It is not often that the head of a right-wing party gets to run for re-election as a peace candidate, but that’s what Orban did, and it paid off. Over and over, talking to people in the streets, in pubs, in taxi cabs, I heard the same thing from people: however ready they might be for a change in government after twelve years of Fidesz, this opposition is incompetent, and besides, nobody wants to change leadership in a time of national crisis.
And then there was the LGBT media law referendum. Last summer, the Fidesz-controlled Parliament passed a law prohibiting certain expressions of pro-LGBT information aimed at minors. It caused a huge uproar among European leaders, who called it rank bigotry. Orban decided to put the questions to voters in a referendum yesterday. Hungarians were asked to approve or disapprove of the following questions:
1. Do you support the promotion of gender reassignment treatments for minor children?”
2. Do you support the display of media content showing gender reassignment to minors?
3. Do you support the unrestricted depiction of sexual-themed media content to minors that affect their development?
4. Do you support holding sessions on sexual orientation for minor children in public education institutions without parental consent?
It was a smart political move, because it meant that those who agree with the government would be more likely to turn out to vote. The opposition, knowing that they would lose the referendum, called on its voters to spoil their ballots, knowing that the referendum would be non-binding if fewer than 50 percent of eligible voters cast ballots.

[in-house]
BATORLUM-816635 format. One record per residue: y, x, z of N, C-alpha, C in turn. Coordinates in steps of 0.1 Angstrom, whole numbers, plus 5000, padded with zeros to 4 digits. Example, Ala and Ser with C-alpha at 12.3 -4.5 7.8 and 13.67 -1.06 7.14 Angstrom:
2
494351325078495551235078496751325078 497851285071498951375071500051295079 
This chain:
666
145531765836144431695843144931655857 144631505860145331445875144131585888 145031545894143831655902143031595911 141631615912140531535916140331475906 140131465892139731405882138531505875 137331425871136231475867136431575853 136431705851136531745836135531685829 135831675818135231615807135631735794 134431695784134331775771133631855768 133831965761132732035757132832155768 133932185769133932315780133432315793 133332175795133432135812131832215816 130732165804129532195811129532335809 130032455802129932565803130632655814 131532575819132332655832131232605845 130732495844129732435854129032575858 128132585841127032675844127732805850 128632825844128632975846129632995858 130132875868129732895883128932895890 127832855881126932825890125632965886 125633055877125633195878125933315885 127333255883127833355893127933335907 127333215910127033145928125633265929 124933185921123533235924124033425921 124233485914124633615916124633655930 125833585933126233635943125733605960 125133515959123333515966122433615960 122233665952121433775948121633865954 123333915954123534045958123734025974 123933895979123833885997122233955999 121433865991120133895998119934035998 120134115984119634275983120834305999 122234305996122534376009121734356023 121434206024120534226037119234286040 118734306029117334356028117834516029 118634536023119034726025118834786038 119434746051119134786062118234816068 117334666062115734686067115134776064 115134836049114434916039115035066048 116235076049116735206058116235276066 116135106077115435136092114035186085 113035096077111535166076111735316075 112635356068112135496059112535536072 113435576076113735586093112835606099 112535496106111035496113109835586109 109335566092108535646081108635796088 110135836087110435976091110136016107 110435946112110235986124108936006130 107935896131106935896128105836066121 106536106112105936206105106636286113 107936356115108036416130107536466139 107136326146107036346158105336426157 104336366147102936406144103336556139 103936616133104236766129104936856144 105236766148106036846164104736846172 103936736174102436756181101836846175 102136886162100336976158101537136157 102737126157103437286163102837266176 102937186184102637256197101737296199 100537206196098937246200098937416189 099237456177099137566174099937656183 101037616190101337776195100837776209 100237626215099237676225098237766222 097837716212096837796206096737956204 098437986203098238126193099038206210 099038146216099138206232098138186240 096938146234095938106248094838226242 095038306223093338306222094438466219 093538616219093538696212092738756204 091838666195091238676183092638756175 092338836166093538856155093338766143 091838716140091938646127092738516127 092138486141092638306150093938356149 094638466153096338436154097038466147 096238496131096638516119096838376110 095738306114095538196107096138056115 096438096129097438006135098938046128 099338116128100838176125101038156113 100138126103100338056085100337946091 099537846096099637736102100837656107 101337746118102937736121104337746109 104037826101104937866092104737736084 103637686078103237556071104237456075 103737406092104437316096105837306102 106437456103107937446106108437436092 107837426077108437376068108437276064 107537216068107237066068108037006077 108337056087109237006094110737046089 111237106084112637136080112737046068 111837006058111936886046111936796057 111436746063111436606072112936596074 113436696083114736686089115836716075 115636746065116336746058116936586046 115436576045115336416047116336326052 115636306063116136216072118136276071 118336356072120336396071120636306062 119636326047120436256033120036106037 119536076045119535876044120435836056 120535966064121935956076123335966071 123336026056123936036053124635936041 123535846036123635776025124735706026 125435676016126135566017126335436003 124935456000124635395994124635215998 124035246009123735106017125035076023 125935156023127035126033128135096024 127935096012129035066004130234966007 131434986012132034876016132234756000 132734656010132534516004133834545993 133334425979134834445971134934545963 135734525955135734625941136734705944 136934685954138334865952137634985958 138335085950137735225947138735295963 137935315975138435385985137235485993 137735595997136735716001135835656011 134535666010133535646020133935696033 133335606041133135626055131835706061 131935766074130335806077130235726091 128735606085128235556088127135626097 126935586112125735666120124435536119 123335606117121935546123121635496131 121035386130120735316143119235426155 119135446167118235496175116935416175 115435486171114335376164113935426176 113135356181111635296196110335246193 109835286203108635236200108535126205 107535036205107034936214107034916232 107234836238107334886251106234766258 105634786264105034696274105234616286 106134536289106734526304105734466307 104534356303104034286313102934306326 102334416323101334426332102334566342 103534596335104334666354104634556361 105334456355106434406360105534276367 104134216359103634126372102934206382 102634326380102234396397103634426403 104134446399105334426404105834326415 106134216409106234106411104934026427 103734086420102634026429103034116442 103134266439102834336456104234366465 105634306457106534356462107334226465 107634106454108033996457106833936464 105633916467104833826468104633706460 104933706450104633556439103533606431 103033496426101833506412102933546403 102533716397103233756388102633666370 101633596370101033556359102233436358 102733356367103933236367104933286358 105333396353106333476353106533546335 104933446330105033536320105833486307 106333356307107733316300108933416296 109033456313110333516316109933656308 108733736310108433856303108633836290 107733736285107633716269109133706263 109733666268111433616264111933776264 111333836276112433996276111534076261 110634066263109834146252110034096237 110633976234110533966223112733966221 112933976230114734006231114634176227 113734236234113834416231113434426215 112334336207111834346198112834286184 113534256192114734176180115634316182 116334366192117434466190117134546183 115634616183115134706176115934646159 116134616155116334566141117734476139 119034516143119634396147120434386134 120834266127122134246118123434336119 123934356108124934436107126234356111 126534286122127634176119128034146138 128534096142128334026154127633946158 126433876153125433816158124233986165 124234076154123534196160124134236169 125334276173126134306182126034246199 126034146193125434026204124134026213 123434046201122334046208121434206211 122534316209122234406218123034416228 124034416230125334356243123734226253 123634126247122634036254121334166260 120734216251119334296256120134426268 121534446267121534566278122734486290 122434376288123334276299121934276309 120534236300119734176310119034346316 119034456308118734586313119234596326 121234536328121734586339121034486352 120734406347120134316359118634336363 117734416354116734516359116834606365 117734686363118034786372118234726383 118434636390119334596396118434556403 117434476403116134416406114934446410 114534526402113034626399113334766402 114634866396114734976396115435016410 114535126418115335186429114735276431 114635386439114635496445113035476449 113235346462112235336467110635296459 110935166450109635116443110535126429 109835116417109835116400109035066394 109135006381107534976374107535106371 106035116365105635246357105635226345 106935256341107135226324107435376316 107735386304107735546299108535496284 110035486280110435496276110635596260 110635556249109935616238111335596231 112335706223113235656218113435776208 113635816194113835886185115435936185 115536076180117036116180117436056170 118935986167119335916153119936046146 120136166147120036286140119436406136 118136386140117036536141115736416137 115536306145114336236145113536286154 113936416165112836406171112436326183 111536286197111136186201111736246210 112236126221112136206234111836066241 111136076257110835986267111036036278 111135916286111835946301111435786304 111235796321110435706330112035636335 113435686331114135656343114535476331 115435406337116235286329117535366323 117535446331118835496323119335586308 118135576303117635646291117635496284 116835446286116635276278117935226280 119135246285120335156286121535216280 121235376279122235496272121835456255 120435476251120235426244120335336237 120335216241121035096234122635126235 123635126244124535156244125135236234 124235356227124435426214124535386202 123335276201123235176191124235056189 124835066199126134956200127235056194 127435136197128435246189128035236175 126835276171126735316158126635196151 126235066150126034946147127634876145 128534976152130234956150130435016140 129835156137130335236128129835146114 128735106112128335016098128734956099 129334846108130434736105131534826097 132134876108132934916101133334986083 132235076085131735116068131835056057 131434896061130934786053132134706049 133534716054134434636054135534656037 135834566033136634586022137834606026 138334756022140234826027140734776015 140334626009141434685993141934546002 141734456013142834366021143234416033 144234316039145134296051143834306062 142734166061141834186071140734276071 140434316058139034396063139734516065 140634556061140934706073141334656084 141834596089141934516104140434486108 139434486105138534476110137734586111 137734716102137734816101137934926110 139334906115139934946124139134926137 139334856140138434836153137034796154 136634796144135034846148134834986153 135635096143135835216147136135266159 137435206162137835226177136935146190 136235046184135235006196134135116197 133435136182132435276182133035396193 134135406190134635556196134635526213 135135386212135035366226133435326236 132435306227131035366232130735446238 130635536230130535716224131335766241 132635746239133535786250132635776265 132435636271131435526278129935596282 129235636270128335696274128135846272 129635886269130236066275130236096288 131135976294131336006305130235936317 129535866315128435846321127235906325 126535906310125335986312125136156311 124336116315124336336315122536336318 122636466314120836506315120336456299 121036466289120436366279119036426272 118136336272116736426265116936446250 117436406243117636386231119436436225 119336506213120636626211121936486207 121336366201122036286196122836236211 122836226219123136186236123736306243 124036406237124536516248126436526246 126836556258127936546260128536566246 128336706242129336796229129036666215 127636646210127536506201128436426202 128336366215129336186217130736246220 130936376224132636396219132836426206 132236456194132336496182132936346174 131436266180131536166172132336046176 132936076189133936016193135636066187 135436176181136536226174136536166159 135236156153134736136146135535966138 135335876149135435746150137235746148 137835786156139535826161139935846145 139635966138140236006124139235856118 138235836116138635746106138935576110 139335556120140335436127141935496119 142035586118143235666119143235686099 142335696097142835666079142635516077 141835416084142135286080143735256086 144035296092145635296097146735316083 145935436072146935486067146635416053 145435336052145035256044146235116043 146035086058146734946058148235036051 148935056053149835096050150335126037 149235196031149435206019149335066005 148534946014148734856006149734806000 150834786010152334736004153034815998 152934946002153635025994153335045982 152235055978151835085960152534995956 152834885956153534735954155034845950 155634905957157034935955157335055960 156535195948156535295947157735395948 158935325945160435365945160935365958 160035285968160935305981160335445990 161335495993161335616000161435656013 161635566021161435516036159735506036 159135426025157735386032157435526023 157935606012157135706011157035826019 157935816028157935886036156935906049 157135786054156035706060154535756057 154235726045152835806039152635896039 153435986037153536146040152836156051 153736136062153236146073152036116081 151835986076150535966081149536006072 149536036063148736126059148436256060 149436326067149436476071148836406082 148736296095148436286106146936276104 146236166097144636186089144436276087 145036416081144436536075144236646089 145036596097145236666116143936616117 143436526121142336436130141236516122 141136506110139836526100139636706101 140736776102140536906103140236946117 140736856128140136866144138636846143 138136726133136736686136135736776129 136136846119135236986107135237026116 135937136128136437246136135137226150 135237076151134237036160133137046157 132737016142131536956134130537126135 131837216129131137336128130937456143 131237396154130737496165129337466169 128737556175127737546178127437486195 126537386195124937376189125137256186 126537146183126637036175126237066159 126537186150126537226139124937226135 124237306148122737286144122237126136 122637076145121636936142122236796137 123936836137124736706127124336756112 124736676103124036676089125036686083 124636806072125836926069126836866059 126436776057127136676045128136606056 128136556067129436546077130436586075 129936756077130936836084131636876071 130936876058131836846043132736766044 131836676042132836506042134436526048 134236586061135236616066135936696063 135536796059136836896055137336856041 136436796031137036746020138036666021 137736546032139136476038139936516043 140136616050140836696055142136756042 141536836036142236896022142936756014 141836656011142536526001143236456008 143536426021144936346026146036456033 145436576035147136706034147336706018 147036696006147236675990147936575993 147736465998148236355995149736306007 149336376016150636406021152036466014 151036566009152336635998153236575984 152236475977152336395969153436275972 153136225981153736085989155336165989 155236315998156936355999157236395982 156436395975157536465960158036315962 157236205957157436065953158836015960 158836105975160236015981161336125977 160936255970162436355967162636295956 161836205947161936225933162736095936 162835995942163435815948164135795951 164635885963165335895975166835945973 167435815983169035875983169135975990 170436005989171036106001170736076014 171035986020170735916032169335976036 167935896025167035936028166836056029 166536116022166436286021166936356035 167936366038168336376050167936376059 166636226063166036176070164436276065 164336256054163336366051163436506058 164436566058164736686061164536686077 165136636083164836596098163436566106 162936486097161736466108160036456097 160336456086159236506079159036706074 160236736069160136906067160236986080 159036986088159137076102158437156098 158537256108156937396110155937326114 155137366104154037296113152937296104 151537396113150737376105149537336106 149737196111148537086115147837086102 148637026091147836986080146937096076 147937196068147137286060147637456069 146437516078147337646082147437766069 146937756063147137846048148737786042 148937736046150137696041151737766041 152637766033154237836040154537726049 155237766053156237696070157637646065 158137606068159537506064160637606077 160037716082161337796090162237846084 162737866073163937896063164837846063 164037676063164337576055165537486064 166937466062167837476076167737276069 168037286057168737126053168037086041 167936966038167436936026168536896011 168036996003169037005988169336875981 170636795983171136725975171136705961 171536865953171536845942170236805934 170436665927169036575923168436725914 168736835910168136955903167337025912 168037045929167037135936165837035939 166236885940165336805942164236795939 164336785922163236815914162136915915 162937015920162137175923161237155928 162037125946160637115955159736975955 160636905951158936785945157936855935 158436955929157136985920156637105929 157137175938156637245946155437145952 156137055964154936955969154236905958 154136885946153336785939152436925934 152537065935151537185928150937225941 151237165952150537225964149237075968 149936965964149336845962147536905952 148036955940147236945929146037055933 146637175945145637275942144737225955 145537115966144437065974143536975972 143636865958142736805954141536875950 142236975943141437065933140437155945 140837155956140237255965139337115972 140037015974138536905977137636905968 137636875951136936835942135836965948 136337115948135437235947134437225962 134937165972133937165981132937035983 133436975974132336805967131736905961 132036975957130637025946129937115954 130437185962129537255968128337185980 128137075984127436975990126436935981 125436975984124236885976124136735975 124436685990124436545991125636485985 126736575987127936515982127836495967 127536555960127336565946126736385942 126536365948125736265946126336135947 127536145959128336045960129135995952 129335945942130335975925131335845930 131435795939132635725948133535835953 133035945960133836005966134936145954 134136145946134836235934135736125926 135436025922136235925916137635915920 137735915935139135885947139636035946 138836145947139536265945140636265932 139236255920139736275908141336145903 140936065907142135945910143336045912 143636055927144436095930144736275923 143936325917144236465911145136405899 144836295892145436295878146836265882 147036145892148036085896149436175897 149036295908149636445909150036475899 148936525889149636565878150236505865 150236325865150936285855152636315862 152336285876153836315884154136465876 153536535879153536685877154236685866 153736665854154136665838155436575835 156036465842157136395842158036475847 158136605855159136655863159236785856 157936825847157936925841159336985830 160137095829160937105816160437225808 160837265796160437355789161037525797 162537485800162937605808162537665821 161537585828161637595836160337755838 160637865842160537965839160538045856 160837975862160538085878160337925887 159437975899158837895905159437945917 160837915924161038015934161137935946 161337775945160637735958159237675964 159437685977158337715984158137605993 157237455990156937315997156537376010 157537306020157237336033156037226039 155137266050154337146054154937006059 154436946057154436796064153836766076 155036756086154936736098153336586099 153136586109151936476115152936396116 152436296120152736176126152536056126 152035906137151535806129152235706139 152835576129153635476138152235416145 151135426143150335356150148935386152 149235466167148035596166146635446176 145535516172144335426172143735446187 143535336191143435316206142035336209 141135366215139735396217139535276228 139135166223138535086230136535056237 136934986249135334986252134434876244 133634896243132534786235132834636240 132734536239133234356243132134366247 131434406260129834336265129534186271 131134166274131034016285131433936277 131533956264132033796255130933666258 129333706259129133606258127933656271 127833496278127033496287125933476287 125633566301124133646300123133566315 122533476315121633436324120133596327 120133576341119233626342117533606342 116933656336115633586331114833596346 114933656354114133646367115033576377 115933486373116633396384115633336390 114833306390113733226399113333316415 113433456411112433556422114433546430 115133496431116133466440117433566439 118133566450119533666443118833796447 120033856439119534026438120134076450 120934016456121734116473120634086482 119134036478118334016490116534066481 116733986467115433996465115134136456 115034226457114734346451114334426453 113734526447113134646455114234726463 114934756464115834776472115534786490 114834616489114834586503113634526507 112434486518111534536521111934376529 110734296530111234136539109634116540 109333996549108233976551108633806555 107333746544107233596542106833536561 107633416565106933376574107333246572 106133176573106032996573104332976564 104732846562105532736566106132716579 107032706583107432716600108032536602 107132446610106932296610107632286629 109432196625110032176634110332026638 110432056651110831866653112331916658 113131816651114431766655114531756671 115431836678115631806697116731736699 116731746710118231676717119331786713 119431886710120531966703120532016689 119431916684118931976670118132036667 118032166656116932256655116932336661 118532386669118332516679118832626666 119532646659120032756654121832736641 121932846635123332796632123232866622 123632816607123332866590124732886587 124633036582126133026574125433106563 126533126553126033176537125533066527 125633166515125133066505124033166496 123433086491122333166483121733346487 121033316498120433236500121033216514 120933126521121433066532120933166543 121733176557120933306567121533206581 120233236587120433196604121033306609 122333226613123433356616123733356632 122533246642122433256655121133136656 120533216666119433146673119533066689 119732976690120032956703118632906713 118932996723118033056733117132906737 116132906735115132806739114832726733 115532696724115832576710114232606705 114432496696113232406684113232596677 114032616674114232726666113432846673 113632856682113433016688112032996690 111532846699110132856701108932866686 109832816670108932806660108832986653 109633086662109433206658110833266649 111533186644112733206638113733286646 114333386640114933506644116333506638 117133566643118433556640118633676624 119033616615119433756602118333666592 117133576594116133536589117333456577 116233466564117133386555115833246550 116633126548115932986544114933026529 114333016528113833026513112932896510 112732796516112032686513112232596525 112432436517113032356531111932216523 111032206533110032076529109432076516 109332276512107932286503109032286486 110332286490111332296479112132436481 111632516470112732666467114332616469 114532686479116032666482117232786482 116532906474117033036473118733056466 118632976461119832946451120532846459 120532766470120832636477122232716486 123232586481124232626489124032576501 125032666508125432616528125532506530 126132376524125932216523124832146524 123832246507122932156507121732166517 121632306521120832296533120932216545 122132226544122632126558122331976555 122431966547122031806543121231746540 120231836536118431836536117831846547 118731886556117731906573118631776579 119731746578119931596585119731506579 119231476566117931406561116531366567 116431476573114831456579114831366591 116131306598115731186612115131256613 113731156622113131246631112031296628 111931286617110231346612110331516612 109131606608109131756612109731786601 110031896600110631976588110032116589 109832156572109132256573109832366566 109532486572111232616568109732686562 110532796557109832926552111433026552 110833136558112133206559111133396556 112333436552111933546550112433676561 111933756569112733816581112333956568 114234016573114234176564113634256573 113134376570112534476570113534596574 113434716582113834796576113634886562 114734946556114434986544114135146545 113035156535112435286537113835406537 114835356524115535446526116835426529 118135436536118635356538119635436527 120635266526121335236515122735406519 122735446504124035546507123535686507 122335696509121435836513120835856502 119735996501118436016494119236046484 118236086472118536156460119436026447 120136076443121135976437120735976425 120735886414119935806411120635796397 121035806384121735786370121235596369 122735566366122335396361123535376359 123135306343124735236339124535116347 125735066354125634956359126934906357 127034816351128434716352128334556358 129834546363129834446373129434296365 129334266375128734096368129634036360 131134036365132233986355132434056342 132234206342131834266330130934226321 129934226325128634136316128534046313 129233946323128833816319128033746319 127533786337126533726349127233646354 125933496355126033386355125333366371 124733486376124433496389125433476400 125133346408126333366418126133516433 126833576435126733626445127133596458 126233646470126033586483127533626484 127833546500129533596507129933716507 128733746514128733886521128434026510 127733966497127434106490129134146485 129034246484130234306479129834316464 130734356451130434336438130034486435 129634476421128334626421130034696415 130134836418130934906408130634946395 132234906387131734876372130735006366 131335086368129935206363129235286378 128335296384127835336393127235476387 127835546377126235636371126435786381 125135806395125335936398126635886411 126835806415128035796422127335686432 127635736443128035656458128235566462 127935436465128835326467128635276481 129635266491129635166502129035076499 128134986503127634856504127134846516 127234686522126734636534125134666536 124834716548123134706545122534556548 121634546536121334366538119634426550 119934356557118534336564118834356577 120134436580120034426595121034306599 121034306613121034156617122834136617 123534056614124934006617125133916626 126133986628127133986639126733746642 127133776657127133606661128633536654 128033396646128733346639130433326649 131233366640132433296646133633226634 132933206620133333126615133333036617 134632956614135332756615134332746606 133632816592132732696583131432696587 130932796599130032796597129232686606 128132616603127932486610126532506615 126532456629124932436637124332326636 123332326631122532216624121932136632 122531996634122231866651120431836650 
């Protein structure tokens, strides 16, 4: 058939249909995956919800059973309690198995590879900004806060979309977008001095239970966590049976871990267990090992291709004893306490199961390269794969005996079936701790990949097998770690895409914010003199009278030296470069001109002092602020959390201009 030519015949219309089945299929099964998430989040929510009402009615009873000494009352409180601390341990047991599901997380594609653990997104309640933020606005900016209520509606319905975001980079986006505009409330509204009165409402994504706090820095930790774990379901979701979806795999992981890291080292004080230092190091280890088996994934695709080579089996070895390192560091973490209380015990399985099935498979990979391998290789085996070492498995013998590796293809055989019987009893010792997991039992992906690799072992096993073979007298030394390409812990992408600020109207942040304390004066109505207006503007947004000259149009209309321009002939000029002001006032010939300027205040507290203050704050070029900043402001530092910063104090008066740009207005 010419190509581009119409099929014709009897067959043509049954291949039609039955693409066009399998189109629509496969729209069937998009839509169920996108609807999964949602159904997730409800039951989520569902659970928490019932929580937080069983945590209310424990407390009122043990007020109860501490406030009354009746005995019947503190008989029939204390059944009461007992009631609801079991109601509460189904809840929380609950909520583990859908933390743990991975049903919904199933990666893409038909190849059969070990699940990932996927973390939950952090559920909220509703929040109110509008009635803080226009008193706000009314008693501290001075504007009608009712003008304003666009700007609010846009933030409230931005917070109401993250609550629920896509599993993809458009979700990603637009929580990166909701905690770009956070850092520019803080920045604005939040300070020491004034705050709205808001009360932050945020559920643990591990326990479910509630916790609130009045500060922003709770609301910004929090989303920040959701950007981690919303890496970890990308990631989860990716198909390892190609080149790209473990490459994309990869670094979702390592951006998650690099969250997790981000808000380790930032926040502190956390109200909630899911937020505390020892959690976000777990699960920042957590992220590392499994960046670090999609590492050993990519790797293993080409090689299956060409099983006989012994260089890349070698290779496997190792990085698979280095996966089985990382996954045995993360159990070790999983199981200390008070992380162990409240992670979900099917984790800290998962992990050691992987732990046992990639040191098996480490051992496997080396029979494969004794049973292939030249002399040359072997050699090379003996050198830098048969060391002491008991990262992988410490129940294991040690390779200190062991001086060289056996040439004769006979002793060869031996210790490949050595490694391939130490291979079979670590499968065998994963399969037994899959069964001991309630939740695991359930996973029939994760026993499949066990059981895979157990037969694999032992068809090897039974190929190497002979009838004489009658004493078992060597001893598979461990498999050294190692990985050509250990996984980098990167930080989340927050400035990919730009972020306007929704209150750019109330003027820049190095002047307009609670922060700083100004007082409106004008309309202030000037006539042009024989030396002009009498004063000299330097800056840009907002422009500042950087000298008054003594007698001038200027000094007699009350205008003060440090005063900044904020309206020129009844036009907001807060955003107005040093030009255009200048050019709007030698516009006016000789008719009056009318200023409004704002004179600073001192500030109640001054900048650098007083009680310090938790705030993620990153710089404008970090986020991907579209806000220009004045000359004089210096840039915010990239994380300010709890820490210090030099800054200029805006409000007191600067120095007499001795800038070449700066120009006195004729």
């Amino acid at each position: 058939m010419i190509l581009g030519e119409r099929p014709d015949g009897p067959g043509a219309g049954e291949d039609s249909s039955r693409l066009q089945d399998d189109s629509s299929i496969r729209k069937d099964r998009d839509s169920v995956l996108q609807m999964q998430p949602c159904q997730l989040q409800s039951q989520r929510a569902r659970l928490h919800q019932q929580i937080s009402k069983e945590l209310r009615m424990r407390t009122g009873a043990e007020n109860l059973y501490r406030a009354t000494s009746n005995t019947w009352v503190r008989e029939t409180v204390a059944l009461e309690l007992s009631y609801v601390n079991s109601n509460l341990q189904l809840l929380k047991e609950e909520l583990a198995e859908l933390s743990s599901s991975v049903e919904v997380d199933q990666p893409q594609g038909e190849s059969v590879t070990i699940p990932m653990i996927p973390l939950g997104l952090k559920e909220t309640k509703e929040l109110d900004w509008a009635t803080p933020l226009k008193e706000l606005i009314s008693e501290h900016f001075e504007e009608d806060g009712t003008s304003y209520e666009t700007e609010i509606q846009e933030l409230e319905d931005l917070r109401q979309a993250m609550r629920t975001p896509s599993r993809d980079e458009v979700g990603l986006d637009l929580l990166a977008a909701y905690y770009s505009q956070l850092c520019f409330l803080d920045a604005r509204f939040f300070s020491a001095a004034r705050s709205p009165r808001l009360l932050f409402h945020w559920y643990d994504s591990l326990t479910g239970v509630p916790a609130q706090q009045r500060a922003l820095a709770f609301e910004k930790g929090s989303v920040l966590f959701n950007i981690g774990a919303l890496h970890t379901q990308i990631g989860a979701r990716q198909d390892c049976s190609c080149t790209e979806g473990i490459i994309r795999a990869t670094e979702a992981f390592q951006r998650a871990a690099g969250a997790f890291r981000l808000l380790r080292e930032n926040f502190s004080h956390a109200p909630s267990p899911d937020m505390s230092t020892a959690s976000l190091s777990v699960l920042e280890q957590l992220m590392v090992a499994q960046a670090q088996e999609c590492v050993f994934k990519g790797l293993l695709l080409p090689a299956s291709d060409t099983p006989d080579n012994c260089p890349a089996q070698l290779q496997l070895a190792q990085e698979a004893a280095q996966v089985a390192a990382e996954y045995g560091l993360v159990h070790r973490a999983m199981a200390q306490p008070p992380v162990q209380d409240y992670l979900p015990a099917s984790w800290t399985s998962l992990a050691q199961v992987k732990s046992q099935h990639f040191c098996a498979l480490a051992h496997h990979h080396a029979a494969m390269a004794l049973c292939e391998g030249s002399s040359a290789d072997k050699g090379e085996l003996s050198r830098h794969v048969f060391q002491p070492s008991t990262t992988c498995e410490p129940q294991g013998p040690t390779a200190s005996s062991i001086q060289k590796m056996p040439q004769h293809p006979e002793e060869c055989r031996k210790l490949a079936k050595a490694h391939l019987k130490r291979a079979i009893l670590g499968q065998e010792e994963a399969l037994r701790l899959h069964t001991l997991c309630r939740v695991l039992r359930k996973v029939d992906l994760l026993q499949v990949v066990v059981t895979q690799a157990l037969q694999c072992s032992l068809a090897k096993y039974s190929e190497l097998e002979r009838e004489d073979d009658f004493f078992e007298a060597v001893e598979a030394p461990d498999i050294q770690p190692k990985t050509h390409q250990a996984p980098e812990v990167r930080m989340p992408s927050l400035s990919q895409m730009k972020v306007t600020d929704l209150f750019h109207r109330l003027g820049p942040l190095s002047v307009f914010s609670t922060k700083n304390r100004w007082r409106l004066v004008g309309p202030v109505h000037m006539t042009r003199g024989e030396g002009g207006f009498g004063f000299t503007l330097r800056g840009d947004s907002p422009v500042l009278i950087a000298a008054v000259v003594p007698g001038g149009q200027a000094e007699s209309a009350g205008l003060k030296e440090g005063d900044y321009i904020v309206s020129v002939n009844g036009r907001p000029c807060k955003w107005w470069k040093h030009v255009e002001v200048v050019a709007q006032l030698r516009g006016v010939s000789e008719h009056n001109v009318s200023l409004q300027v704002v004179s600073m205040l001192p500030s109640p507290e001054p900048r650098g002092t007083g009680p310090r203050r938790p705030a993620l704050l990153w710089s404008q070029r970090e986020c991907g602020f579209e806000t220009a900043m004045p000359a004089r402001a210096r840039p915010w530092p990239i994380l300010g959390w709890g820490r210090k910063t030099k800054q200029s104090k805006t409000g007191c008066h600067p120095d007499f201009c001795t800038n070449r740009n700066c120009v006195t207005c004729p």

In one sense, the opposition strategy paid off. Though 90 percent of those who voted in the referendum sided with the government, just under half voted for the referendum, making its result invalid. Practically speaking, it doesn’t matter, because the law remains in effect. Now, though, European leaders know that the government’s policy has strong popular support. And, for an opposition that loves to claim that Orban undermines democracy, urging people to void a national referendum via spoiled ballots was not a good look.
That the questions were ridiculously stilted, such that not even the staunchest believer in LGBTQ rights, could say Yes to any of them, is beside the point, I guess. And, naturally, Orban has drawn a roadmap for American Republicans.